conceptual relation for
                       a name
Three Names
   “Her name was McGill and she called herself Lil,
    but everyone knew her as Nancy” (song lyric)




• Who was the artist? What was the name of the song?
Itchy Dog
• What is the English sentence for this structure?




         If the same, unspecified individual is present
          in two or more nodes, a variable can be
          introduced that may eventually be bound to
          the same value
Type Lattice
    Concepts often form a
     lattice of types, such as a
     class golden retriever a
     type of dog, a type of
     carnivore, a type of animal,
     and so forth
     is a supertype of all
     types,  is the absent type
    Answering queries about a
     pair of concepts may
     involve finding the minimum
     common supertype
Generalization and Specialization

      A concept node can be replaced with a
       restriction
Join of Concepts
   If two graphs contain
    an identical node,
    they can be joined
    together by having
    only one copy of the
    identical node
   Join is a form of
    restriction since the
    resultant graph is
    more specific than the
    original graphs
Simplification
   A join may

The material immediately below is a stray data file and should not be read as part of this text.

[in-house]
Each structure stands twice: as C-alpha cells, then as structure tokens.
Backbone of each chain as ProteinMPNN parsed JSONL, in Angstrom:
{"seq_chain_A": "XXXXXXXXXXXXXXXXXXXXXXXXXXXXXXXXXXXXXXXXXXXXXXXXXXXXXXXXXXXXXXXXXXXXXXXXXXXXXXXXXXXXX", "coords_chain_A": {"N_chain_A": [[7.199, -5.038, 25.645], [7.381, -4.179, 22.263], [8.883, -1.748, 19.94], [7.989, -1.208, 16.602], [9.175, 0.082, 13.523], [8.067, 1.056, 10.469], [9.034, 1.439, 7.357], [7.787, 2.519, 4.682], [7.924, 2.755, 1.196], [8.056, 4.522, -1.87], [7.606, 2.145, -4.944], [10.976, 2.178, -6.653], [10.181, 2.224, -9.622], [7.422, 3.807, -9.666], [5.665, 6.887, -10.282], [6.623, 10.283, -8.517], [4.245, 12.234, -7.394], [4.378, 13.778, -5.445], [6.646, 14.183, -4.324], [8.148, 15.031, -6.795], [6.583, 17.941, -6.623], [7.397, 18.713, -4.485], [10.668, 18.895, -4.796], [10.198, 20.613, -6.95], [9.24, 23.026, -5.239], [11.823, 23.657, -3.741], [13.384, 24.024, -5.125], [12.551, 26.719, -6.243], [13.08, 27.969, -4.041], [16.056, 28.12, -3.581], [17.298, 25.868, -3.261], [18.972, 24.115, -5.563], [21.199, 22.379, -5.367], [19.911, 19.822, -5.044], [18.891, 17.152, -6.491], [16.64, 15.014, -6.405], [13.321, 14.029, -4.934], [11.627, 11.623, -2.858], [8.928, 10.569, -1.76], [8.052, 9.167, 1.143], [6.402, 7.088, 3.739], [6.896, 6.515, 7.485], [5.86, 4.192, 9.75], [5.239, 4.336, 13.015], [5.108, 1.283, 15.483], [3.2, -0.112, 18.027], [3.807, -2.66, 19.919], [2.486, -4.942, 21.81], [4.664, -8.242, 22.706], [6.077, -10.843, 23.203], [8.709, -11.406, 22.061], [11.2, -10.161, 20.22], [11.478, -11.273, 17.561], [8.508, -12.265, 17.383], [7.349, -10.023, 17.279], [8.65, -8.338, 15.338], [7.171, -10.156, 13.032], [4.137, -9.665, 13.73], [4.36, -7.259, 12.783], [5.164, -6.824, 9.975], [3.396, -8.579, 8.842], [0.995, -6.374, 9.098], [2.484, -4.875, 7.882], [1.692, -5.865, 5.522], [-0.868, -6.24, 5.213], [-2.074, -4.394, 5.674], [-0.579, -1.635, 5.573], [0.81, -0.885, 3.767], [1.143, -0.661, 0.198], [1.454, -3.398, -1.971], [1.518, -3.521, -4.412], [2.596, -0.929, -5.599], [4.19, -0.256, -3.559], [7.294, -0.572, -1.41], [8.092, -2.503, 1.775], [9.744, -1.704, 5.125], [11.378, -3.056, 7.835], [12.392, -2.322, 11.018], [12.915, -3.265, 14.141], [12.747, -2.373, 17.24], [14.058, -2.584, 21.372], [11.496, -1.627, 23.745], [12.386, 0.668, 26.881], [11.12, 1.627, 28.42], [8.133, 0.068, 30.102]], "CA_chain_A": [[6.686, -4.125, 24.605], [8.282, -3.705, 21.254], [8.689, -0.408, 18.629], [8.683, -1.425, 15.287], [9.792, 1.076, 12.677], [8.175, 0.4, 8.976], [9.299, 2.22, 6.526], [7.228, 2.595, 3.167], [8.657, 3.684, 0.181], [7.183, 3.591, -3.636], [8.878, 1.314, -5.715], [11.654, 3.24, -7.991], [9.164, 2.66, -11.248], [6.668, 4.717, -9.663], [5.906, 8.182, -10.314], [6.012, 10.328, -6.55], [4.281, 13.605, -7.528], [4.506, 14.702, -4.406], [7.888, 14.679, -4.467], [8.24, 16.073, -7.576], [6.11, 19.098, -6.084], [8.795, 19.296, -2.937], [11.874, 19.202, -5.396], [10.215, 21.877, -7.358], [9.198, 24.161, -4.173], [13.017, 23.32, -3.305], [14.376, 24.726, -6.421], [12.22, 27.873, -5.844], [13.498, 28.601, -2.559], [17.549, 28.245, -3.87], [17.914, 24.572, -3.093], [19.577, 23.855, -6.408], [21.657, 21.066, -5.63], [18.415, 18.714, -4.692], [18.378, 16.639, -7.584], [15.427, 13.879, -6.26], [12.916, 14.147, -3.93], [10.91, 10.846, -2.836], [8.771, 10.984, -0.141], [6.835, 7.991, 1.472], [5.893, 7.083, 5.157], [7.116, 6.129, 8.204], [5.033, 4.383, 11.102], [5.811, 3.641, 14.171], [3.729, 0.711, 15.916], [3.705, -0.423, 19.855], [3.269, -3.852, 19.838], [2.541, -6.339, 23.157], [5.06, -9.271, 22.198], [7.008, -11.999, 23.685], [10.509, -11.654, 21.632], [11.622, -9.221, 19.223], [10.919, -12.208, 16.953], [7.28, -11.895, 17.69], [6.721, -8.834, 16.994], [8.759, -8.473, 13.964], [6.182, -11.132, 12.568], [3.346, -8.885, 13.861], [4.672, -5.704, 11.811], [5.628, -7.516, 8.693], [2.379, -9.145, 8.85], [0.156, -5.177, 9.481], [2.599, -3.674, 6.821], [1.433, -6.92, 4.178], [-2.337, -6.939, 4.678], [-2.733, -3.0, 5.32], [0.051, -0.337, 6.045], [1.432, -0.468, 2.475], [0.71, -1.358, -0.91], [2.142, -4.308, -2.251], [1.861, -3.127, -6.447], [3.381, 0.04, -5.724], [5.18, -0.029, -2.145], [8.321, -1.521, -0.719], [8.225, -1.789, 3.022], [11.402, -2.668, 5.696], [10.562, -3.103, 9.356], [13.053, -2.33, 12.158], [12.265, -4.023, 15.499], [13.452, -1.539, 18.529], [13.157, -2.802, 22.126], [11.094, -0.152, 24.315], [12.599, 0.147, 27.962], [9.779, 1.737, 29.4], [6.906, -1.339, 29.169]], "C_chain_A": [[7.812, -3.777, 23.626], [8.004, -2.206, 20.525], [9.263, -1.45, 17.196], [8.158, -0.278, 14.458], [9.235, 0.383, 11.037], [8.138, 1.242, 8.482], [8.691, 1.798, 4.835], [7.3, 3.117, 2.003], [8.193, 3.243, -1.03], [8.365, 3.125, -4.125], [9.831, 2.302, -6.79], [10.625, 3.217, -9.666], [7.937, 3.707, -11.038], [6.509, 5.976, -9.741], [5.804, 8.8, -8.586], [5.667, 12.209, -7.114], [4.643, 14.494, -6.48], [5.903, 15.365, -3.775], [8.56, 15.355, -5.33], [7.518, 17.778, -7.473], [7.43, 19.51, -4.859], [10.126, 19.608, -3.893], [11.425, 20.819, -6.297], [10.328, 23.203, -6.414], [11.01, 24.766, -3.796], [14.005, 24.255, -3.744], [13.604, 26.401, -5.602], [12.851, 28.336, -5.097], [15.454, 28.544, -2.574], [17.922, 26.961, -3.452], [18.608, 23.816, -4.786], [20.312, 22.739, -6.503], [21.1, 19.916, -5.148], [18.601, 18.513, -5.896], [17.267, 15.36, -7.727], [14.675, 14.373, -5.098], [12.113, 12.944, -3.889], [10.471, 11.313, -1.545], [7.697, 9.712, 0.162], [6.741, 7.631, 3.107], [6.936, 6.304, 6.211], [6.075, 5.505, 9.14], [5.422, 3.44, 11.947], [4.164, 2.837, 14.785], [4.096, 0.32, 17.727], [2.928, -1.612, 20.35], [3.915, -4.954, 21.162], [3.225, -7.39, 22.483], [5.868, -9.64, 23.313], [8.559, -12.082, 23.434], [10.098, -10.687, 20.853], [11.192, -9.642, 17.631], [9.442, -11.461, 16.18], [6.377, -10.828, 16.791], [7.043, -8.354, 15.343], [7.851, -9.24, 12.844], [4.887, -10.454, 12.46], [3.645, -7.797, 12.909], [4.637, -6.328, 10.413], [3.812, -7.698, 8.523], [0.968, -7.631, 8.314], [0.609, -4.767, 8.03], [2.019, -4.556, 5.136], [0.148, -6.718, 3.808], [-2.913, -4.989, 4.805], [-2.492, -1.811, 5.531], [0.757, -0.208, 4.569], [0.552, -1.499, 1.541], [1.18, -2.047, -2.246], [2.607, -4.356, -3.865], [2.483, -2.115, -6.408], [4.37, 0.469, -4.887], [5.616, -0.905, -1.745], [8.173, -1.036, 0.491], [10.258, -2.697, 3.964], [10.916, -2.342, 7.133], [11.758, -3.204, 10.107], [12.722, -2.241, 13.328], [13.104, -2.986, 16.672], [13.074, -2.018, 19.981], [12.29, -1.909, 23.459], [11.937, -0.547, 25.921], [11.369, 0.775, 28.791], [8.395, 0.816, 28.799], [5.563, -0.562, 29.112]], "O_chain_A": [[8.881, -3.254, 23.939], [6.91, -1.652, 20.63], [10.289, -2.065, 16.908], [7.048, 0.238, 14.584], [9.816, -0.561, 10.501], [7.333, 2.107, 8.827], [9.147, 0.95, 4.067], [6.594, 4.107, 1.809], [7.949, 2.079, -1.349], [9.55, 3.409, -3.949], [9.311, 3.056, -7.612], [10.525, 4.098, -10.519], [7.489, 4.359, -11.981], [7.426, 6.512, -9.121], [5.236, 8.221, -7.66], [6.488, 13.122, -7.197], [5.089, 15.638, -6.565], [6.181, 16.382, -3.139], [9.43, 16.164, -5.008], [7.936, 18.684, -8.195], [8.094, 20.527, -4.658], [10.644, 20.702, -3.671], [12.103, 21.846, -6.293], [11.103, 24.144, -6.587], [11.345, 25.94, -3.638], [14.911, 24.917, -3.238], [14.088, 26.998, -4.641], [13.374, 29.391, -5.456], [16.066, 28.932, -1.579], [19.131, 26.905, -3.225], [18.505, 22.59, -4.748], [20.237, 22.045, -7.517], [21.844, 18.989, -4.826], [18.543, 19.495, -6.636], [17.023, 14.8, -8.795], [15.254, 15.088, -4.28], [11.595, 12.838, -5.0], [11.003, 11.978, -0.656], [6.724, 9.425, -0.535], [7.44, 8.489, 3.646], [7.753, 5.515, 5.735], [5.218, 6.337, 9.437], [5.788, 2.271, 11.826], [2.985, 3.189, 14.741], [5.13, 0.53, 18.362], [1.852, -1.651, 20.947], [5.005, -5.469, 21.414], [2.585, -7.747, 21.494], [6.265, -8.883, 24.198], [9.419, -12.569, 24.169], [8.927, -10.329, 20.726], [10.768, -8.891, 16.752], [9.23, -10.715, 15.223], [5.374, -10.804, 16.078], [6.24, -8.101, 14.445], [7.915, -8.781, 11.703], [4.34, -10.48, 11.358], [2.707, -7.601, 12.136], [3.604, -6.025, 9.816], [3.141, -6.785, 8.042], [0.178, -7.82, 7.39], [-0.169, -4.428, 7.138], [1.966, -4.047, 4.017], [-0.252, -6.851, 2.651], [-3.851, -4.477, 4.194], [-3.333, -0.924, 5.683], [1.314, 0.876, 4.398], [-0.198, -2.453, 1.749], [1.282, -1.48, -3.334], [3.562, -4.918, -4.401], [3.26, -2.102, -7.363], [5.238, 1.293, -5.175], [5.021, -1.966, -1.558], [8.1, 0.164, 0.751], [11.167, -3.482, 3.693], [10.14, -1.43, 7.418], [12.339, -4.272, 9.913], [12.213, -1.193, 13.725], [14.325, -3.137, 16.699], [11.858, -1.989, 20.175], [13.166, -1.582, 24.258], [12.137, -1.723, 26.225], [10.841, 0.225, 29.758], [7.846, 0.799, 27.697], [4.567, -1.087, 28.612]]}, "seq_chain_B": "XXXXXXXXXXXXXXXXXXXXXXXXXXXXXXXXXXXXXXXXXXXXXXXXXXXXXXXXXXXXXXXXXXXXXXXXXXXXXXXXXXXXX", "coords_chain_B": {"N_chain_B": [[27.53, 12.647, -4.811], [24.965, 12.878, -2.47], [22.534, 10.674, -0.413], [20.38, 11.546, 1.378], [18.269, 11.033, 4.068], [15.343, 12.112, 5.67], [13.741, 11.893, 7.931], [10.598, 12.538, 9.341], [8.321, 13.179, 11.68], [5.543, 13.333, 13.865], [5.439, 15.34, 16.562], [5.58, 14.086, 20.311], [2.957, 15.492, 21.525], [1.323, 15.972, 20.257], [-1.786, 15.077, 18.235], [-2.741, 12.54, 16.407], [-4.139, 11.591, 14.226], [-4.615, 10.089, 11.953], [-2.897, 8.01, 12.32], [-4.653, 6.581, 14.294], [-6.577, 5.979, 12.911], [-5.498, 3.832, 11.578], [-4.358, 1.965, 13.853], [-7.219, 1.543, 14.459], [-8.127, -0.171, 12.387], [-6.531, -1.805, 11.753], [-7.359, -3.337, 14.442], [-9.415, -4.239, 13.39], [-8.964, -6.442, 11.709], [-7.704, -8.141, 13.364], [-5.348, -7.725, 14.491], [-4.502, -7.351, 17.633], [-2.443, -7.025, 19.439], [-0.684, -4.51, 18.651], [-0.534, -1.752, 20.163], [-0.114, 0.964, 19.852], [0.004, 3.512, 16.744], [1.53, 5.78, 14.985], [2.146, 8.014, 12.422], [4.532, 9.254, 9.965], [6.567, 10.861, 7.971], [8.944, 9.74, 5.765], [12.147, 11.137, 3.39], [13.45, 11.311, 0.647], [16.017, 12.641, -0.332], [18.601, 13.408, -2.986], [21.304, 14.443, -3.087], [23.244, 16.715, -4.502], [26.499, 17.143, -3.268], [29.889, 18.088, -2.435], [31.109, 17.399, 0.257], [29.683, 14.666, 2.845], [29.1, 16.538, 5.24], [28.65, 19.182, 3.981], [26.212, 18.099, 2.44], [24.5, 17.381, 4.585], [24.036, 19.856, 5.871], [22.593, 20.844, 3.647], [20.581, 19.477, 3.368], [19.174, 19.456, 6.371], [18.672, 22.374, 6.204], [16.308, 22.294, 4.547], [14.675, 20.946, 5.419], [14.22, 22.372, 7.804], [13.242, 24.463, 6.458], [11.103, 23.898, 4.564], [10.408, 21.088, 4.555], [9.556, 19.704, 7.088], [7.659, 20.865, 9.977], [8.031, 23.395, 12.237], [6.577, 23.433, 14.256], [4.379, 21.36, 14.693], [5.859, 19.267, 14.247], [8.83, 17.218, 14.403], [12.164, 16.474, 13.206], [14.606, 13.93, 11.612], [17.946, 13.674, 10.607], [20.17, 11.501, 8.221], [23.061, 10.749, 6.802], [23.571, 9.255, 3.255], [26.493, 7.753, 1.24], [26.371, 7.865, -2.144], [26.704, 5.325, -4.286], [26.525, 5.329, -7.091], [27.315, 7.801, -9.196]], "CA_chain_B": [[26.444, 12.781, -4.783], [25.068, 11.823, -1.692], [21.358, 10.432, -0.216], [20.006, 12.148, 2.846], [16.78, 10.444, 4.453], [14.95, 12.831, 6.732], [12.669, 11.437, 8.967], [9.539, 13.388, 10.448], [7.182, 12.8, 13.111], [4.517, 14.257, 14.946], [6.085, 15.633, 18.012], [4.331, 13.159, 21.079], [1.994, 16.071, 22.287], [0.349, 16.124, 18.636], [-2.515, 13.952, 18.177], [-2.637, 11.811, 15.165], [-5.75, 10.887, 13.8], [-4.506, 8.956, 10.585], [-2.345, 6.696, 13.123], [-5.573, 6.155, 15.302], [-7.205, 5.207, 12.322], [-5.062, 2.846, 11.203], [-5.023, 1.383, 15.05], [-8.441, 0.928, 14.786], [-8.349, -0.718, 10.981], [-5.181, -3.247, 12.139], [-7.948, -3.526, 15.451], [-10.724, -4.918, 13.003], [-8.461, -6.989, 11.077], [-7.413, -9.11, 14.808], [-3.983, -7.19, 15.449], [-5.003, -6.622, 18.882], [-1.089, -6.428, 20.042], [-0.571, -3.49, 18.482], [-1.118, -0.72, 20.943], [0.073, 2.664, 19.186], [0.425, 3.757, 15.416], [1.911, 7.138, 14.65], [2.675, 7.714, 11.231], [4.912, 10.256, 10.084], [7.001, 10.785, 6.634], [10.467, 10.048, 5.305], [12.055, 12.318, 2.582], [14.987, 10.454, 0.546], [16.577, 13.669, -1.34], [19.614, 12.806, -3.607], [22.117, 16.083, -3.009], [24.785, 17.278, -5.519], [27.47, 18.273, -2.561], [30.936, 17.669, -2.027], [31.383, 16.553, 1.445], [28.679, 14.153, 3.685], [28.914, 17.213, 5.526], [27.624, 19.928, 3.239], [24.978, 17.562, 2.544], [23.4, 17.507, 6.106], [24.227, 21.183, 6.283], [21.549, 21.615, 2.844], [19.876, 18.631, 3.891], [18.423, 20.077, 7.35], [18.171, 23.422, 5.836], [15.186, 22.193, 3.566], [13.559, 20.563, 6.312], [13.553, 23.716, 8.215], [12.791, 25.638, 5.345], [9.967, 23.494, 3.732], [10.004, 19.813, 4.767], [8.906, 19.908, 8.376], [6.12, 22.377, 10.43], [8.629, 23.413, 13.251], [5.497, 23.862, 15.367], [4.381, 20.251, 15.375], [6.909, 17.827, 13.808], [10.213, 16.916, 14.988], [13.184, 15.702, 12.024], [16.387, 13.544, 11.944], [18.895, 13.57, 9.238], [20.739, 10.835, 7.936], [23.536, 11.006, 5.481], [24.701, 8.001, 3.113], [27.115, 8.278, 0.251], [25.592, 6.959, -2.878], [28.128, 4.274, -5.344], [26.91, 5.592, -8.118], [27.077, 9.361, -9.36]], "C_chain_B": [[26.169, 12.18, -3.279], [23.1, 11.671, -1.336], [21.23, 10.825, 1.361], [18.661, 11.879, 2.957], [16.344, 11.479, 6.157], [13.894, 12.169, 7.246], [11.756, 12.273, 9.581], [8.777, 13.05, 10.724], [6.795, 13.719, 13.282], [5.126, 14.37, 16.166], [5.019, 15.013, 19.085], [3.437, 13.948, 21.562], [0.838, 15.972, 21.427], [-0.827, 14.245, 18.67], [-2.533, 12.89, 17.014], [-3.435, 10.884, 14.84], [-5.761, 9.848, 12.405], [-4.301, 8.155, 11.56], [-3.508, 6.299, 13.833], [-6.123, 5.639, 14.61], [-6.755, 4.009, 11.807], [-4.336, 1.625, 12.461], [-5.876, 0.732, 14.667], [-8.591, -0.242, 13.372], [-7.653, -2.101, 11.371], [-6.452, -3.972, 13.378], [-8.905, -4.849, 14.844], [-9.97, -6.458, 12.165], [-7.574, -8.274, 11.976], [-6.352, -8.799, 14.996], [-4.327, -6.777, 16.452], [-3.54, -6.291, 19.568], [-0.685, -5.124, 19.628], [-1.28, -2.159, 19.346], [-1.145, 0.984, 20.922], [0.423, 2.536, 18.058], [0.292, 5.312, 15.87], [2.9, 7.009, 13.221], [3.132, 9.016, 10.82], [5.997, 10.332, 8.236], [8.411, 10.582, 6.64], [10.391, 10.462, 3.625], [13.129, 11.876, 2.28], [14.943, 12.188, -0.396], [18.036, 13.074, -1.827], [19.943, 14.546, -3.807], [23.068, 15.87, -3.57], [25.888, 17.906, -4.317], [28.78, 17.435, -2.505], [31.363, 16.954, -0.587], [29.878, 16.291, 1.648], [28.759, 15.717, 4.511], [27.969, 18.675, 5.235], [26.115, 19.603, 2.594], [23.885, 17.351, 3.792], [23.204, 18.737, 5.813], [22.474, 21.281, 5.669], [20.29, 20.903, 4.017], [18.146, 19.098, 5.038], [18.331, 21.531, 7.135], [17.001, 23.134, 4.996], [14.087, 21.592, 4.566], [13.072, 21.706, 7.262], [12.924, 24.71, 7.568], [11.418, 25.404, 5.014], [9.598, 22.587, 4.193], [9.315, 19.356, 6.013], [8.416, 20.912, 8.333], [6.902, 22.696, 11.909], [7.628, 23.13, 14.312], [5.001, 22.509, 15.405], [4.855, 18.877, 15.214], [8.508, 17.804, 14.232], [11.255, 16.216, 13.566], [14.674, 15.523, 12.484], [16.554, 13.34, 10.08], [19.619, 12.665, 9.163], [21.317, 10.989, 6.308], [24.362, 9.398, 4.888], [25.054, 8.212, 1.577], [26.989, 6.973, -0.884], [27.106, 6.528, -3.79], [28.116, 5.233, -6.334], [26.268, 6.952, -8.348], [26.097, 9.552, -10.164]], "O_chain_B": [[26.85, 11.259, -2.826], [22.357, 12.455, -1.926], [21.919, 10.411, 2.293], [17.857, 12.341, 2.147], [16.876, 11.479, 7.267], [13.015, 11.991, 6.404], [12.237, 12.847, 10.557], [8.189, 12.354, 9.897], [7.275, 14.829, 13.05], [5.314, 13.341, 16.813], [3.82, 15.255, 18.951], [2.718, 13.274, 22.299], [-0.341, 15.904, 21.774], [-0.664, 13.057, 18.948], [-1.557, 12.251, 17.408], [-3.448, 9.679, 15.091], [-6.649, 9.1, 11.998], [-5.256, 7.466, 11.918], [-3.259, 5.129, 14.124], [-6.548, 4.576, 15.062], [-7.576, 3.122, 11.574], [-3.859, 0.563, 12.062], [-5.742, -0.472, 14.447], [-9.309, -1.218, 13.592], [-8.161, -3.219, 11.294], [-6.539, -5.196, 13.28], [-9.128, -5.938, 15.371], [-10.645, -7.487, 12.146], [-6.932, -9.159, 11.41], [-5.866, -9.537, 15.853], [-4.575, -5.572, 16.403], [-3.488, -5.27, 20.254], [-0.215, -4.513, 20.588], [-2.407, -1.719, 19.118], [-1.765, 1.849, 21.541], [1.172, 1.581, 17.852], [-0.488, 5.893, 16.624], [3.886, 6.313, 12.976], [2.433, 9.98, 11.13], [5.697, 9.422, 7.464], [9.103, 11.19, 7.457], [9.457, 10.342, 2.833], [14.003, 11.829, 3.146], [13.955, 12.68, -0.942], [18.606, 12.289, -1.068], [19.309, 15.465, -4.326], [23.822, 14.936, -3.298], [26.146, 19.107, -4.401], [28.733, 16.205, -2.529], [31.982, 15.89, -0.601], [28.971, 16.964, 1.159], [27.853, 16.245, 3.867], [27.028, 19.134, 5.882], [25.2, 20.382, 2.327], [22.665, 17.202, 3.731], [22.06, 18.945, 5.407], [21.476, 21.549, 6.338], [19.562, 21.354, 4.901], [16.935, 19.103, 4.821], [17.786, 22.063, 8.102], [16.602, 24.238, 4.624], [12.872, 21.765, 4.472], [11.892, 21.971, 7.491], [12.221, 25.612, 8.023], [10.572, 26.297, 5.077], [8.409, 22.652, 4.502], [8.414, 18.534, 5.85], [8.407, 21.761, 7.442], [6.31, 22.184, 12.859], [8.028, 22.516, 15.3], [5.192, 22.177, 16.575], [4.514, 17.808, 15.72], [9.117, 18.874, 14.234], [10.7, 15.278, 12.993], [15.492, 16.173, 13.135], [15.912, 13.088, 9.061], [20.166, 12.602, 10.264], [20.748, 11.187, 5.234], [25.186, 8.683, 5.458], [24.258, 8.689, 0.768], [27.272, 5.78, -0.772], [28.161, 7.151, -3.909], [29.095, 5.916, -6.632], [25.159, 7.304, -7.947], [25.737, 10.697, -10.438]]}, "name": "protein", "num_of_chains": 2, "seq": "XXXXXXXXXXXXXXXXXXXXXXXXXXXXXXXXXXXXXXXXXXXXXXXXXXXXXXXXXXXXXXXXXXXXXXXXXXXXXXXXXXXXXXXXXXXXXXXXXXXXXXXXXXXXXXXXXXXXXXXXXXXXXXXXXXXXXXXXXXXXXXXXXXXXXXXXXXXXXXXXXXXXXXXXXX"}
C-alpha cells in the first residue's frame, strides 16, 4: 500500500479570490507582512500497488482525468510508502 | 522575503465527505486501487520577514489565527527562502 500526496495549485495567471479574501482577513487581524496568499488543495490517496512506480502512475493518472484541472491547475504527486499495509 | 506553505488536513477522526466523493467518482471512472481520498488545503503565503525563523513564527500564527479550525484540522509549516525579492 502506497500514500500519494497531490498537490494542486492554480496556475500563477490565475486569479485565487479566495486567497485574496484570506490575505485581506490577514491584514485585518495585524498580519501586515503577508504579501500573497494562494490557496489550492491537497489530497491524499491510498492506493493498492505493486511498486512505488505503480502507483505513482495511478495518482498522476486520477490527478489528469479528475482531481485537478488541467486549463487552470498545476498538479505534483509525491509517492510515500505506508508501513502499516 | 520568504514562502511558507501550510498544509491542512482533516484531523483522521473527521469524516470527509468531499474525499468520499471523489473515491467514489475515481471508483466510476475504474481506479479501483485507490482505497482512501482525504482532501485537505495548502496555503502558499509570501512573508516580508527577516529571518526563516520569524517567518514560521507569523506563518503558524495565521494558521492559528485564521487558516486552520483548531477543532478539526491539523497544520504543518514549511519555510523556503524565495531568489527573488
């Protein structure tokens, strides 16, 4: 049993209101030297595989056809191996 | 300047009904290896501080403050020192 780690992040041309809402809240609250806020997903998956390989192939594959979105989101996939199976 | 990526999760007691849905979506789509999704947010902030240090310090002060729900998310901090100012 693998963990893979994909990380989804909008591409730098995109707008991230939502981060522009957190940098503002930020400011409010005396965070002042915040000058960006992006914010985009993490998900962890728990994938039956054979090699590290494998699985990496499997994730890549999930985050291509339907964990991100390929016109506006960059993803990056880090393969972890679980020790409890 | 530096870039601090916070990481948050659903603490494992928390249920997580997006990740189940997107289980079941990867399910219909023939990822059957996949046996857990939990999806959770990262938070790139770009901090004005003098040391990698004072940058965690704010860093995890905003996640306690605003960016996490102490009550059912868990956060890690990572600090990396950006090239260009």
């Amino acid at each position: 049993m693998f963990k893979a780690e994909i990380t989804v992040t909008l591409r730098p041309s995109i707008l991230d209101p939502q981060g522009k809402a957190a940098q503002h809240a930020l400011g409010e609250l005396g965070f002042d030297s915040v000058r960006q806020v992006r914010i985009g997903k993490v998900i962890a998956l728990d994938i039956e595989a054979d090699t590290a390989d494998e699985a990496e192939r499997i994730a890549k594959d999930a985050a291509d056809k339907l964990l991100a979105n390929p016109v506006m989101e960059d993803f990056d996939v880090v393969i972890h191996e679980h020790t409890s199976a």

result in
    duplicate
    information
   The simply
    operation allows
    the removal of
    duplication
    information
Inheritance
   Inheritance is a form of generalization
   Generalization does not guarantee that the
    resultant graph is true even if the original
    graphs are true
Propositional Nodes

        “Tom believes that Jane likes pizza”




• The verb believes takes a propositional node as its
  object
        “There are no pink dogs”
   In some cases a propositional node may
    stand alone, as seen here:




• This is similar to modal logics that introduce a
  level of believability, such as necessary, probably,
  possible, or other levels, such as negative shown
  here
Group Work
   What does the following conceptual graph
    represent
 Conceptual Graphs and Logic
    Conceptual graphs are equivalent to
     predicate calculus in expressive power

• Here is an algorithm to change a conceptual graph
  into a predicate calculus expression
         Production Rules
   Condition-Action Pairs
    – IF this condition (or premise or
      antecedent) occurs,
    – THEN some action (or result, or
      conclusion, or consequence) will (or
      should) occur